EXPAT PARTNERS: REINVENTING YOURSELF: A LUXURY AND NEED
by Maria Alice Stock from Bonjour Geneva
In the second of a series of articles for Thingstodoingeneva.ch – Maria has some advice for expat partners – NOT trailing spouses! We love the idea of owning your own story.
Also read our very first OPINION piece on the same subject of trailing spouses: Eat cake, drink bubbly, but don’t lose yourself!
LOSING YOUR IDENTITY
There’s nothing you can take for granted in a new country, as you may have experienced in everyday situations such as ordering coffee (it took me a while to get used to the fact that “un café” does not mean espresso in Geneva).
Not even (or perhaps most of all) your identity.
Leaving your job behind to follow your partner into life in a new country brings not just the opportunity, but in many cases the de facto need to reinvent yourself.
While the opportunity to take a step back and think things over for a few months is a luxury many people would love to have, it can quickly feel like a trap. Combine the pressure you may put on yourself with the feeling of isolation in your new home and you get the perfect recipe for going round in circles in mounting frustration.
We are so used to defining ourselves through our jobs that it can be hard to tell what’s left when you’re not working.
It’s that uncomfortable feeling when you meet new people and they ask “what do you do” and don’t quite know what to answer.
YOU ARE NOT POWERLESS- NO TRAILING SPOUSES!
Applying to a job similar to the one you held before may not be an immediate option, especially for activities for which Switzerland has specific regulations, as is the case for many health practitioners, for instance.
In such cases, you may have to go through further training or the validation of your diploma.
For some people, myself included, quitting your job to move abroad for your partner’s career represents the perfect excuse to make a dignified exit when you feel you’re not where you’re meant to be.
What’s fascinating about moving to a new country is that you are confronted with your default choices and thus have the chance to transform the way you live, from trivial things such as what to cook for dinner to the significant question of how you define yourself.
The key here is resisting the temptation to adopt a storyline in which you are powerless.
I cannot say how much I detest the expression trailing spouse. It feels condescending, like you are trailing behind, struggling to keep up. When in fact, this move is just as much about your choices as it is about your partner’s.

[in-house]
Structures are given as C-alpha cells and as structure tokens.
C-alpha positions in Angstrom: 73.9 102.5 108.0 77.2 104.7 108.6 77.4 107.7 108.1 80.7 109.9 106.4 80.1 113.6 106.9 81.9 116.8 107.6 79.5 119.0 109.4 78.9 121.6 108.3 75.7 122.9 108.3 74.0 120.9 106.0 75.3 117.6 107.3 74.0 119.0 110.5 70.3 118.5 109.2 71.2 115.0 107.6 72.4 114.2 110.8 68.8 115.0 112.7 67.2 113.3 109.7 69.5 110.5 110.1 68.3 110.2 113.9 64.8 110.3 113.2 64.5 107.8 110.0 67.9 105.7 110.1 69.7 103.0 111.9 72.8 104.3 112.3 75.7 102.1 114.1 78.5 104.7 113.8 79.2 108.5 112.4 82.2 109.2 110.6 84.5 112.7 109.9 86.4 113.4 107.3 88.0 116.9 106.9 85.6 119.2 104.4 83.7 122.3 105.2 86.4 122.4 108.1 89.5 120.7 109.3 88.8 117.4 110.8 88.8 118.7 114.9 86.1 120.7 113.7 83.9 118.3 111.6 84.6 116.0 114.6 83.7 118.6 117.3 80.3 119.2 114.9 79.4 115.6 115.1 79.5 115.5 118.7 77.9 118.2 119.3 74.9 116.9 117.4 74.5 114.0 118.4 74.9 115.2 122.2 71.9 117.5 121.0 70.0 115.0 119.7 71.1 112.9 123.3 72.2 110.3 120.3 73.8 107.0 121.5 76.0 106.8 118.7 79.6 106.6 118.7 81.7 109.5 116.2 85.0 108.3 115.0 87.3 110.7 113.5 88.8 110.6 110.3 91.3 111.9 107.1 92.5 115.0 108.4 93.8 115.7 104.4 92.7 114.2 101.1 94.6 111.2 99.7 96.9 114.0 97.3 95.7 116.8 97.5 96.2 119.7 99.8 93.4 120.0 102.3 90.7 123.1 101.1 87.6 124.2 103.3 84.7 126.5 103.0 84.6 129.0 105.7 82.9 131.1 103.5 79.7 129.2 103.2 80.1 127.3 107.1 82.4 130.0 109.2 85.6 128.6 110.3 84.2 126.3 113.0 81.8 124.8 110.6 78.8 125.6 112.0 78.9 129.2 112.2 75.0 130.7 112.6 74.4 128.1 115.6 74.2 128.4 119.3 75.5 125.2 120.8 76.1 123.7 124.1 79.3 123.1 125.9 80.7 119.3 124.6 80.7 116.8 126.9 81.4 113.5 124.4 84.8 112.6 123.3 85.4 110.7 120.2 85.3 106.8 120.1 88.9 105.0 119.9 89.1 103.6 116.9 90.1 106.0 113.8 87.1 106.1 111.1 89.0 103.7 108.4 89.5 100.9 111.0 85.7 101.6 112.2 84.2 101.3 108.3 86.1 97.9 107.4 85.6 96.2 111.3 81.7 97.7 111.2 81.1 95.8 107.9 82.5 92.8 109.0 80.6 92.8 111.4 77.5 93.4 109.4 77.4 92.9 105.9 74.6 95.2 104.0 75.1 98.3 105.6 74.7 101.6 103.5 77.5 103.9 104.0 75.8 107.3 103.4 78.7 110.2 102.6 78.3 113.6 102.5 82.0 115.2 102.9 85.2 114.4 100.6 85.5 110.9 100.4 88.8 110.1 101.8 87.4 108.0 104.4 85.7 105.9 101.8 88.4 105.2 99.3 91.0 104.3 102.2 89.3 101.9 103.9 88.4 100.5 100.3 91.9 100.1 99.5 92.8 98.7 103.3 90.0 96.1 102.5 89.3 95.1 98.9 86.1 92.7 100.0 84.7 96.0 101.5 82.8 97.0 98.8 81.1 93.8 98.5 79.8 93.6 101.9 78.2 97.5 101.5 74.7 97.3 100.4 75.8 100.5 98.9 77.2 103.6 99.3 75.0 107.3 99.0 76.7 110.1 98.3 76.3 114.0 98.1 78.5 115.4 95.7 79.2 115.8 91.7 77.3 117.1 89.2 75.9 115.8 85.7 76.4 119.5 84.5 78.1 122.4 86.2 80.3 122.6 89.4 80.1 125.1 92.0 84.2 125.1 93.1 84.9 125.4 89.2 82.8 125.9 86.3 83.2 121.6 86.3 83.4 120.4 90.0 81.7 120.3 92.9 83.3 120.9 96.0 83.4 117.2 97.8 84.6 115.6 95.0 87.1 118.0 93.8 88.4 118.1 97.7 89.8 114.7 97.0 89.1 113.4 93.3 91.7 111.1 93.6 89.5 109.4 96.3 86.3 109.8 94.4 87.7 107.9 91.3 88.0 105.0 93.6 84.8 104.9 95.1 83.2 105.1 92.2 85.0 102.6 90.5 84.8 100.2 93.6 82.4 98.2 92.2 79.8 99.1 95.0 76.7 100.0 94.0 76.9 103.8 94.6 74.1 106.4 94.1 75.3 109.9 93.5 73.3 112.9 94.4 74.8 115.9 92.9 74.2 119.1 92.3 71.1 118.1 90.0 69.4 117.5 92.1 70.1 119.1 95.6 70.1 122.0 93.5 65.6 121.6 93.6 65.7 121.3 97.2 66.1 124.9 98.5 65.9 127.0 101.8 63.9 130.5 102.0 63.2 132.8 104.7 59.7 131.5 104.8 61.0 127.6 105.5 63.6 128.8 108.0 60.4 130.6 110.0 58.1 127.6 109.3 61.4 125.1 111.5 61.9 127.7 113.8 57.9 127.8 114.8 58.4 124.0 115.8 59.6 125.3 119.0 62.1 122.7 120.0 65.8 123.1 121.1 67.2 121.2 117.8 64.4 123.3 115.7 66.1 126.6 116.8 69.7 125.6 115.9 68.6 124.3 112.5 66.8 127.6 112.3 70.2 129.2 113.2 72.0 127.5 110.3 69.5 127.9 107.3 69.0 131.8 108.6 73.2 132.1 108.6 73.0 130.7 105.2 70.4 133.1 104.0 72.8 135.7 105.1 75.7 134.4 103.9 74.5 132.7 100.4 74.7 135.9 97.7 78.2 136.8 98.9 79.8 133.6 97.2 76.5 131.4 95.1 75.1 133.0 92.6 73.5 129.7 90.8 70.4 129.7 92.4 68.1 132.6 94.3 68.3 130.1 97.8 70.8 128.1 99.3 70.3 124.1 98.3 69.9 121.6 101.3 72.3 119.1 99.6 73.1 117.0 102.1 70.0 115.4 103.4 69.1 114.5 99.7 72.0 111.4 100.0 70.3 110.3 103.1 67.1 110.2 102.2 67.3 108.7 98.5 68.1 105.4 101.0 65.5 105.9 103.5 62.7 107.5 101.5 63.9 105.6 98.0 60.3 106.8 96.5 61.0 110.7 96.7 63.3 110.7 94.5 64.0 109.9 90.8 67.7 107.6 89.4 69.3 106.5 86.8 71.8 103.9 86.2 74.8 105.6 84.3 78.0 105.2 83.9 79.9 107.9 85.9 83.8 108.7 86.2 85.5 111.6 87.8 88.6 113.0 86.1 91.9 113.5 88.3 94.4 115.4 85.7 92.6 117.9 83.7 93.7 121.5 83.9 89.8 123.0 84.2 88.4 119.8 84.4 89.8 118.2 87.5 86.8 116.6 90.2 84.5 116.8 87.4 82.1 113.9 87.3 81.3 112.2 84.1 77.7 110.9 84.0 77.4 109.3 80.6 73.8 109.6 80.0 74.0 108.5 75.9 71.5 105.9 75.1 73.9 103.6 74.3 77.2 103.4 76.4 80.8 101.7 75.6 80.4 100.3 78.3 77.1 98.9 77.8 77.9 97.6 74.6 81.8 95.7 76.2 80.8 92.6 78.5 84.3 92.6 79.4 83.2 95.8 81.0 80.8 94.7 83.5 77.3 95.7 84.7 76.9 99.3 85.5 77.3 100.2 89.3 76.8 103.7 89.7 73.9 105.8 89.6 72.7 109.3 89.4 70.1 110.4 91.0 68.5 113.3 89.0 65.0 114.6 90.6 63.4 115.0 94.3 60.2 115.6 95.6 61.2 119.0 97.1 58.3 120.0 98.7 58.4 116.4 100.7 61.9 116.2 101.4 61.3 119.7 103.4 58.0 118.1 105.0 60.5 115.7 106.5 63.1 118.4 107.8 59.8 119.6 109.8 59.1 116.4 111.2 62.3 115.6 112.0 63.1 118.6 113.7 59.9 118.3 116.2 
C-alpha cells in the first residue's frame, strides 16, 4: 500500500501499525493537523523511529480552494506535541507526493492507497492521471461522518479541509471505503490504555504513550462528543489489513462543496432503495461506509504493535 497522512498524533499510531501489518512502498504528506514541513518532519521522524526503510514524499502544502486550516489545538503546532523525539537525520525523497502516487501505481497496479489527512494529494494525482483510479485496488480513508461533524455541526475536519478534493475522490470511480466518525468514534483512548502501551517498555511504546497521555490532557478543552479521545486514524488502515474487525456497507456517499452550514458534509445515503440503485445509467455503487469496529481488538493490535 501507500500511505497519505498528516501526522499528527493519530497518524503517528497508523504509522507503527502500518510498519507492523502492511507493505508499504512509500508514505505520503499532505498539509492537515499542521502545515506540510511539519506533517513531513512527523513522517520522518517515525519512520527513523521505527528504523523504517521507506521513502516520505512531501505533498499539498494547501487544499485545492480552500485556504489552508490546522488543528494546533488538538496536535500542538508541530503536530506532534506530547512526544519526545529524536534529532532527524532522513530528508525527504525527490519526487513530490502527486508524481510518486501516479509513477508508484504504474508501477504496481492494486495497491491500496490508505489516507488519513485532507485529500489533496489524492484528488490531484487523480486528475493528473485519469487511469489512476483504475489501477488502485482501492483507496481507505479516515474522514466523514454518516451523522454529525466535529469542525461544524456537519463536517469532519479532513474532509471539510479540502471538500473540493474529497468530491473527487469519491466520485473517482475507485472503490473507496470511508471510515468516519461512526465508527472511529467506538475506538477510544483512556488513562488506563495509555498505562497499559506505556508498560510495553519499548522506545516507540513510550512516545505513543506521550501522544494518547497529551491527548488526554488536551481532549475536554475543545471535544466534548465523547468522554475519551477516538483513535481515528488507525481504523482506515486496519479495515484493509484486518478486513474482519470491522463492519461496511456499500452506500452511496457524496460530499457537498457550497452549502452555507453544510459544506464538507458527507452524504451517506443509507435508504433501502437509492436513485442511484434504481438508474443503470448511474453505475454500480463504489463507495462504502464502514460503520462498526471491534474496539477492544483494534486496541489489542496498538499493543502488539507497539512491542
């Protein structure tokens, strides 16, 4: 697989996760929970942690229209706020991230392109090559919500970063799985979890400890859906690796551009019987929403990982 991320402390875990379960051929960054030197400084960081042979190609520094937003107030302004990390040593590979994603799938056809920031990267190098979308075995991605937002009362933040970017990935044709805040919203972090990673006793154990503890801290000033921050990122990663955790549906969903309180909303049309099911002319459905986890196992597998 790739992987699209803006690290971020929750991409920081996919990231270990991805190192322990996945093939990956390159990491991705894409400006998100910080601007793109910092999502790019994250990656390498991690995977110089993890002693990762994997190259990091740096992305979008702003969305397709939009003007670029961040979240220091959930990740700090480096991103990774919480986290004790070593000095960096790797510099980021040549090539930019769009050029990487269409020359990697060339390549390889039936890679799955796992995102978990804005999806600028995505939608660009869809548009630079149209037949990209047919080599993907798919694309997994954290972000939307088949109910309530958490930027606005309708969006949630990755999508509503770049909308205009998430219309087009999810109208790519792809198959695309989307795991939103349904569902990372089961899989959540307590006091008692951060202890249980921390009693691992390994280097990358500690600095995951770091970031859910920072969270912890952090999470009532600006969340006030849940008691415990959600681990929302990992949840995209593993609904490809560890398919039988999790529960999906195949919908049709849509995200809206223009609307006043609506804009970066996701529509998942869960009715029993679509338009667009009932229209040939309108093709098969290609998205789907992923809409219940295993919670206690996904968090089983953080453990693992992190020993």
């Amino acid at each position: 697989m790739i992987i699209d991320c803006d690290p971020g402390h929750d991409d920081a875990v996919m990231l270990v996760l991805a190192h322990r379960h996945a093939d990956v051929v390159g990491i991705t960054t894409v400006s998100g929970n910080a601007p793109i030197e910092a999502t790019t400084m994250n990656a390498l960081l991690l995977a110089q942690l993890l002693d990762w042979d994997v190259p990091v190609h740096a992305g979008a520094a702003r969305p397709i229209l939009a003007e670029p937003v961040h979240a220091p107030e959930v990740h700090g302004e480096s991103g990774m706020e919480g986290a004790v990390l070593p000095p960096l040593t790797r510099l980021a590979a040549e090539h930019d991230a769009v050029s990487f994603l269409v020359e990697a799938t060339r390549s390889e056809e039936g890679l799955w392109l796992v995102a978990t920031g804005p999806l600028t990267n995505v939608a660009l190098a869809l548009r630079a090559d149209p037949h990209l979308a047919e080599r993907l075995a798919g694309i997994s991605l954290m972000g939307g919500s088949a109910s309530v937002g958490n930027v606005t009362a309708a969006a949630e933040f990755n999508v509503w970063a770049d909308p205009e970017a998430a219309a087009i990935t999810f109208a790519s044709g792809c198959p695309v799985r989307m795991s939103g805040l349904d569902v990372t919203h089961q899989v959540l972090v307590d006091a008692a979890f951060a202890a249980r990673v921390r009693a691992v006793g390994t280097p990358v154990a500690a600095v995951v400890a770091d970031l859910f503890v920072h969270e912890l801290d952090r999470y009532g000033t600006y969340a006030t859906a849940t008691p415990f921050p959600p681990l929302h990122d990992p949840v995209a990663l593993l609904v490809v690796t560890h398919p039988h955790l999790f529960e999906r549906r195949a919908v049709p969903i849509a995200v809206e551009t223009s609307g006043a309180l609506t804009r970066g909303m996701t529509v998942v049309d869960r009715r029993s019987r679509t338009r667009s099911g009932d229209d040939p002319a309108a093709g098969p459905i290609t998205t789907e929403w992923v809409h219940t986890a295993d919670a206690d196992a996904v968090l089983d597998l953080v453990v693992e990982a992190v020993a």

Since you decided to take part in this (yes, you did), you might as well take ownership of your choices and your experience as an expat. And to find your very own way of living this experience, whether you are here for a year or for life.
Your ideal option may not be available at the moment, but that does not mean you have to sit and wait until it does. Even when options are limited, you still get to choose and, from those choices, gradually expand possibilities.
OWN YOUR OWN STORY
Think of it this way: you are the lucky one, because you get to “mettre tout à plat”, as they say in French. To dismantle the whole thing, look at each element in your story and identity and see what still fits, what you would like to let go, what you want to embrace.
Storytelling is a powerful tool to make sense of your experience and find answers within. We tell stories all the time, sometimes without noticing it. It is the way we give meaning to facts, and the way we create and cultivate the field of possibilities.
We can tell different stories about our experience as expats (and our lives in general).
Deliberately reinventing yourself involves retelling your story in your own terms. I call this process Own Your Story and I love doing this with my clients.
YOU OWN THE LEADING ROLE
The goal is to create a narrative in which you have the leading role, built around your choices, strategies and intentions. This does not mean making things up or painting them rose. Instead, it means finding the golden thread underlying your experiences, identifying elements that were perhaps left aside in the story you created, or questioning the way you linked those different elements.
This typically involves reviewing moments when you played a key role that you may tend to minimize (“oh it was not a big deal”) and revisiting the meaning of your contribution to those around you.
Together, we question the interpretation of your story to which you’ve been clinging and the labels you’ve been carrying around so that you can embrace the changes and decide how you want to live them.